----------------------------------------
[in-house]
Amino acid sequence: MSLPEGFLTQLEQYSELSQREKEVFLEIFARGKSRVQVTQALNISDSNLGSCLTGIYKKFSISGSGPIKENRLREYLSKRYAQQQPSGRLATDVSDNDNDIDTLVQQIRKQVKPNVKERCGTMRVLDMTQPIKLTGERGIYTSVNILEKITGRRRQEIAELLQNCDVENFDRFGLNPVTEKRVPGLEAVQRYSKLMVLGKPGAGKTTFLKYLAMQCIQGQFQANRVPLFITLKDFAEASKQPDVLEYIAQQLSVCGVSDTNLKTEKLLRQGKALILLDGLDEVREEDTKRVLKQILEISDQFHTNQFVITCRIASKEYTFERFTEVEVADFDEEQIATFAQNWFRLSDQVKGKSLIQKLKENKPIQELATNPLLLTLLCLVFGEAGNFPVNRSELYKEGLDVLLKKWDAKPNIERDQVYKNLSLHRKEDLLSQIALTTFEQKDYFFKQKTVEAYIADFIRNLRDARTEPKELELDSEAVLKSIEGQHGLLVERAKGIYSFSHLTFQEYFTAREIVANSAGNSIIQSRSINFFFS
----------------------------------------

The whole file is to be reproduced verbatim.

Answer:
[in-house]
Amino acid sequence: MSLPEGFLTQLEQYSELSQREKEVFLEIFARGKSRVQVTQALNISDSNLGSCLTGIYKKFSISGSGPIKENRLREYLSKRYAQQQPSGRLATDVSDNDNDIDTLVQQIRKQVKPNVKERCGTMRVLDMTQPIKLTGERGIYTSVNILEKITGRRRQEIAELLQNCDVENFDRFGLNPVTEKRVPGLEAVQRYSKLMVLGKPGAGKTTFLKYLAMQCIQGQFQANRVPLFITLKDFAEASKQPDVLEYIAQQLSVCGVSDTNLKTEKLLRQGKALILLDGLDEVREEDTKRVLKQILEISDQFHTNQFVITCRIASKEYTFERFTEVEVADFDEEQIATFAQNWFRLSDQVKGKSLIQKLKENKPIQELATNPLLLTLLCLVFGEAGNFPVNRSELYKEGLDVLLKKWDAKPNIERDQVYKNLSLHRKEDLLSQIALTTFEQKDYFFKQKTVEAYIADFIRNLRDARTEPKELELDSEAVLKSIEGQHGLLVERAKGIYSFSHLTFQEYFTAREIVANSAGNSIIQSRSINFFFS